Typically, moulding plywood requires a former for each type of profile that is created. This normally requires a extensive range of tools, skill sets and resources. 
While they can be reused to produce duplicate moulds, it is the biggest roadblock to projects with low volume runs, a high number of unique profiles, or limited access to tools. 
These formers are often large in size, making them difficult to store and often forcing manufacturers to either commit valuable space for keeping them or immediately dispose of them to remake when they are required.  
Whereas traditional methods of moulding plywood are almost exclusively dependent on the use of a former, the motivation behind DMP was to create a system of moulding plywood that doesn't use any kind of former to shape the plywood.
Instead, DMP utilises Digitally Aided Manufacturing techniques to directly machine the plies so that when placed in a vacuum bag with a universal aligning piece, they automatically adopt the intended form.
The principle behind DMP is based on the knowledge that if two plies of different lengths are aligned at their starts and ends, there will have to be a relative angle change throughout the system to accommodate full contact between the layers. If the difference in lengths is larger, so is the relative angle change.
While differences in length create an angle change, it is impossible to predict this angle change without also knowing the thickness of the pieces (or more accurately, the offset between the separate bending axes), as this greatly affects the resultant angle change even in pieces with the same lengths.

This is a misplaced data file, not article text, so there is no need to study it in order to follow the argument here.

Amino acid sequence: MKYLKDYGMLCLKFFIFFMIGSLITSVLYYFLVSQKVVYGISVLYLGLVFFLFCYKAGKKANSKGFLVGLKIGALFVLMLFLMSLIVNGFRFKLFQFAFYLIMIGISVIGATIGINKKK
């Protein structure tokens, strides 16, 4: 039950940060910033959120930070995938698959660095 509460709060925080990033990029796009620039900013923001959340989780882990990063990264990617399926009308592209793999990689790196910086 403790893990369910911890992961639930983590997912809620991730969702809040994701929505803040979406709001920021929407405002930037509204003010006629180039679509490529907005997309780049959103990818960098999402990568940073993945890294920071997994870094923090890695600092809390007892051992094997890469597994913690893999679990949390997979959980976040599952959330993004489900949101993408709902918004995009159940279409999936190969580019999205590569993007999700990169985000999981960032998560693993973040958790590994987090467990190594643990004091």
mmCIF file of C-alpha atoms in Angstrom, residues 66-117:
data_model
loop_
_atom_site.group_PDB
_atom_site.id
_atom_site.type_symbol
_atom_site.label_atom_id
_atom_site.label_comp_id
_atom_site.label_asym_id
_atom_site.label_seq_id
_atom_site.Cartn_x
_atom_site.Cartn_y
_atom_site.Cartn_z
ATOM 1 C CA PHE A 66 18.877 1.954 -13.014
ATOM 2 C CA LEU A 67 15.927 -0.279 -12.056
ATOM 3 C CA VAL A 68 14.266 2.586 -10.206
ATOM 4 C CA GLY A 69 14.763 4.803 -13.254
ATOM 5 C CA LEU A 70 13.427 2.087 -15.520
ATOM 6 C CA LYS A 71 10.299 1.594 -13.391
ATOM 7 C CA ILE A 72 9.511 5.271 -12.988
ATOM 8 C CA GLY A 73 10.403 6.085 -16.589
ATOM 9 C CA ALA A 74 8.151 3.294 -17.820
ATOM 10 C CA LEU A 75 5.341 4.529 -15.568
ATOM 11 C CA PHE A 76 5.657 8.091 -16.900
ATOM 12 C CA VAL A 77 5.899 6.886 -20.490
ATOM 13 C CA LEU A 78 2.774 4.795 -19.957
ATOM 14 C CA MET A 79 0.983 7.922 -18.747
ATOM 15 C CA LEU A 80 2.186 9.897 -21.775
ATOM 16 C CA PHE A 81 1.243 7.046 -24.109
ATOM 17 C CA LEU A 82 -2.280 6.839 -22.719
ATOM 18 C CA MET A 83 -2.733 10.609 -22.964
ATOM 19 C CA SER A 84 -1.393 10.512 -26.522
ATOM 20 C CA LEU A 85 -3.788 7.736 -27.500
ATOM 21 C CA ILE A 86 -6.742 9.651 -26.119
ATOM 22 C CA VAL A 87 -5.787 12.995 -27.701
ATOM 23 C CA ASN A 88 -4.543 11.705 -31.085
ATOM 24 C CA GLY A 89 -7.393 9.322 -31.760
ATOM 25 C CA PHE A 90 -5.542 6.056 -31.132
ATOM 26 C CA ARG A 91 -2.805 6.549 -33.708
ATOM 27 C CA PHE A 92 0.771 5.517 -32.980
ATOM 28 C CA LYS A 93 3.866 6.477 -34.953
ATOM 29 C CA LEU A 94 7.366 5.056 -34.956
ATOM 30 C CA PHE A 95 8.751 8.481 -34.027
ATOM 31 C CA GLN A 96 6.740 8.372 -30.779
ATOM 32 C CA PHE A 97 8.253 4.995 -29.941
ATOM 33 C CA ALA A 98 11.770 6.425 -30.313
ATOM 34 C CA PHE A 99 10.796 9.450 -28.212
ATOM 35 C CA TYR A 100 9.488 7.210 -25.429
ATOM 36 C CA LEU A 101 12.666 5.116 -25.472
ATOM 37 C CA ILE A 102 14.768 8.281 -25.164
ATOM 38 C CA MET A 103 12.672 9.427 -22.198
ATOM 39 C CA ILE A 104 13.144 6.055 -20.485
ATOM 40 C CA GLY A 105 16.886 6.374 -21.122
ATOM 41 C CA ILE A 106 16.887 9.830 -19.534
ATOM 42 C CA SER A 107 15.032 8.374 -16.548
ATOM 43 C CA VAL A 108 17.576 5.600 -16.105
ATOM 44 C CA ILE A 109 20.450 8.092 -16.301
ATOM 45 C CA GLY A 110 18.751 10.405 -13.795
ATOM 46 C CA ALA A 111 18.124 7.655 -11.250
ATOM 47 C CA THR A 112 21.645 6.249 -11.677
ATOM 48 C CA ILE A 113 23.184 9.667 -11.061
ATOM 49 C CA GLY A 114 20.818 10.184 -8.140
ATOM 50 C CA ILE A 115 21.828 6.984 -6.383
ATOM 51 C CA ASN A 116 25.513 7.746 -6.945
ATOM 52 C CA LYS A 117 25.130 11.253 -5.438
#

Therefore, if the thicknesses of the plies is known, and alignment at the start and ends is ensured, full contact between two surfaces will result in a predictable angle change in the system. However, to ensure accurate forming of a desired profile, a predictable angle change is insufficient.
In order to have complete control over the profile parameters, the relative position of contact between the plies needs to be guaranteed throughout the entire length. After extensive prototyping, a universal spine was designed to provide this alignment throughout the piece, which - when combined with appropriately machined plies - would give the ability to create an infinite range of 
With this ability to forgo the creation of a former, creating complex pieces comprising of multiple moulded profiles becomes drastically cheaper and more achievable, assuming you have access to a 3-axis CNC and the ability to generate the desired toolpaths. The creation of these toolpaths, something that requires extensive calculations for every new profile to be formed, is easily managed by the use of generative design software, such as grasshopper.
An internal view showing the position of the guiding spines within the plywood
An internal view showing the position of the guiding spines within the plywood
The design 'unfolded' through the grasshopper algorithm into tool paths ready for the CNC
The design 'unfolded' through the grasshopper algorithm into tool paths ready for the CNC

This chair was made using only a basic 3-axis CNC router and a vacuum bag.

Display from graduate exhibition at the RCA Design Products degree show '19

The project in exhibition at the 2019 RCA Degree show, where it won the Ki Award

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